SAO PAULO/PANAMA CITY (Reuters) - Latin America’s two largest nations Brazil and Mexico on Wednesday suspended Boeing Co’s 737 MAX aircraft from flying, mirroring actions by European, Chinese and U.S. authorities after the crash of an Ethiopian Airlines plane.
Air travel regulators in Latin America had been reluctant to ground planes, relying on the criteria of carriers, even as authorities in other parts of the globe took swift action.
But by late Wednesday four Latin American nations announced the suspension of operations of the 737 MAX aircraft, they include Brazil, Colombia, Mexico and Panama.
Sunday’s crash in Ethiopia killed all 157 on board and was the second disaster involving the 737 MAX, the world’s most-sold modern passenger aircraft, in less than five months.
Brazil became the first major Latin American nation to suspend the 737 MAX 8 aircraft from flying after a request from the country’s federal chief prosecutor. It did not order MAX 9 planes to be grounded.
In a statement, Brazil’s ANAC, as the air travel regulator is known, said it made its decision after consulting with U.S authorities, Boeing and local carriers.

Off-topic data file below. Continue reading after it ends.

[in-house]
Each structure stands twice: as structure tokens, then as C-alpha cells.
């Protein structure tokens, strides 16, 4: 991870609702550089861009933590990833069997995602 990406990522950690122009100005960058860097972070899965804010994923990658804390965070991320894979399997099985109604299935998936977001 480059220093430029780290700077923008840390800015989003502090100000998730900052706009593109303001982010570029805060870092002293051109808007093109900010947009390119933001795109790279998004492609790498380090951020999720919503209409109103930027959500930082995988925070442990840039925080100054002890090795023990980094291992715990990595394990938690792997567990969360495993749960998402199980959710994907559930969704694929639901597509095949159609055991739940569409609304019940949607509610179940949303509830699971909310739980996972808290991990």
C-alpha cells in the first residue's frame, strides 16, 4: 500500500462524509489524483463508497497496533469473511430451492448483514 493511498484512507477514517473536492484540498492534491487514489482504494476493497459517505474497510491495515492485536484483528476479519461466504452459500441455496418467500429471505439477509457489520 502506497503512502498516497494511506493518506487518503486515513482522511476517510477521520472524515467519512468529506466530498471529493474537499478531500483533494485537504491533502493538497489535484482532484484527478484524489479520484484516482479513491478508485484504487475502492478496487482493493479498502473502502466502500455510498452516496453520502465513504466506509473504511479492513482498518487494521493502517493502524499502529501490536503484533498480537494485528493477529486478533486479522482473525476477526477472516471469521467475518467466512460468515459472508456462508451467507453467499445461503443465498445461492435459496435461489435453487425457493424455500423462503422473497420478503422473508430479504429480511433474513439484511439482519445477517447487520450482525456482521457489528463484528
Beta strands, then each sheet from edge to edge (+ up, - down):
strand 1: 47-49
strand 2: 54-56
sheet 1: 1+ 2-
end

Mexican and Panamanian civil aviation authorities grounded flights by the MAX 8 and MAX 9, while Colombia said it would not allow MAX 8 planes to fly into its airspace.
Carriers Aeromexico and Aerolineas Argentinas had previously voluntarily decided not to fly the aircraft.
Argentina’s state-run news agency, Telam, reported on Tuesday that South American regulators were discussing potential groundings, but said no decision was “imminent” and would be made by the countries as a group.
Earlier on Wednesday, Panama’s Copa Holdings said it would voluntarily suspend operations of its six Boeing 737 MAX 9 aircraft, following a decision by the U.S. air regulator to ground those jets.
Reporting by Marcelo Rochabrun in Sao Paulo and Elida Moreno in Panama City; Writing by Anthony Esposito; Editing by Dave Graham, Peter Cooney and Michael Perry